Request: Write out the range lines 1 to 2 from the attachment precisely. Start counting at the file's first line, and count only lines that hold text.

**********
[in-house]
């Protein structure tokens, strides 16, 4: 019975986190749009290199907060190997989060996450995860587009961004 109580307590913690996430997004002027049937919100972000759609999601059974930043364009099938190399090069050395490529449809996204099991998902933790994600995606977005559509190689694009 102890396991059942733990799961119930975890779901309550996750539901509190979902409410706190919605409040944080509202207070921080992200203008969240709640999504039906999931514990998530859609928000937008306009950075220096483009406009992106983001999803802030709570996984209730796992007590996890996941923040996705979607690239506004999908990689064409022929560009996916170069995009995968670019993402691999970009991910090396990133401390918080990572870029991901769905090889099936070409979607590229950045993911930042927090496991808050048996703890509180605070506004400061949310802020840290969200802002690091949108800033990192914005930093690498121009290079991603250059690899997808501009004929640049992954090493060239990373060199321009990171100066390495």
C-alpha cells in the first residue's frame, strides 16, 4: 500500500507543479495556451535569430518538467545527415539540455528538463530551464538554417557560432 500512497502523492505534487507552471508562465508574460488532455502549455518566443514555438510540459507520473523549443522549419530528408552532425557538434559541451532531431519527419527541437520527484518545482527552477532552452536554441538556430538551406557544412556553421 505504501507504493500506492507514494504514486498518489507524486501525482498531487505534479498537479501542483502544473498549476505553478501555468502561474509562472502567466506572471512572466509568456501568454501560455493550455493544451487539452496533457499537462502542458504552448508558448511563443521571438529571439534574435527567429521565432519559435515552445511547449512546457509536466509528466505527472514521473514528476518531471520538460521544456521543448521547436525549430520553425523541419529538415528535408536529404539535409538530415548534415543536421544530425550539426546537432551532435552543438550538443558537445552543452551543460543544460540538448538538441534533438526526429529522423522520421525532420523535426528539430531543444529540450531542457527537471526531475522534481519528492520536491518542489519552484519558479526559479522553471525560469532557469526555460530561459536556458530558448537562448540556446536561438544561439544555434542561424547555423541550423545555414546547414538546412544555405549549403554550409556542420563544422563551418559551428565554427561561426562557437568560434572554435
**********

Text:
[in-house]
């Protein structure tokens, strides 16, 4: 019975986190749009290199907060190997989060996450995860587009961004 109580307590913690996430997004002027049937919100972000759609999601059974930043364009099938190399090069050395490529449809996204099991998902933790994600995606977005559509190689694009 102890396991059942733990799961119930975890779901309550996750539901509190979902409410706190919605409040944080509202207070921080992200203008969240709640999504039906999931514990998530859609928000937008306009950075220096483009406009992106983001999803802030709570996984209730796992007590996890996941923040996705979607690239506004999908990689064409022929560009996916170069995009995968670019993402691999970009991910090396990133401390918080990572870029991901769905090889099936070409979607590229950045993911930042927090496991808050048996703890509180605070506004400061949310802020840290969200802002690091949108800033990192914005930093690498121009290079991603250059690899997808501009004929640049992954090493060239990373060199321009990171100066390495």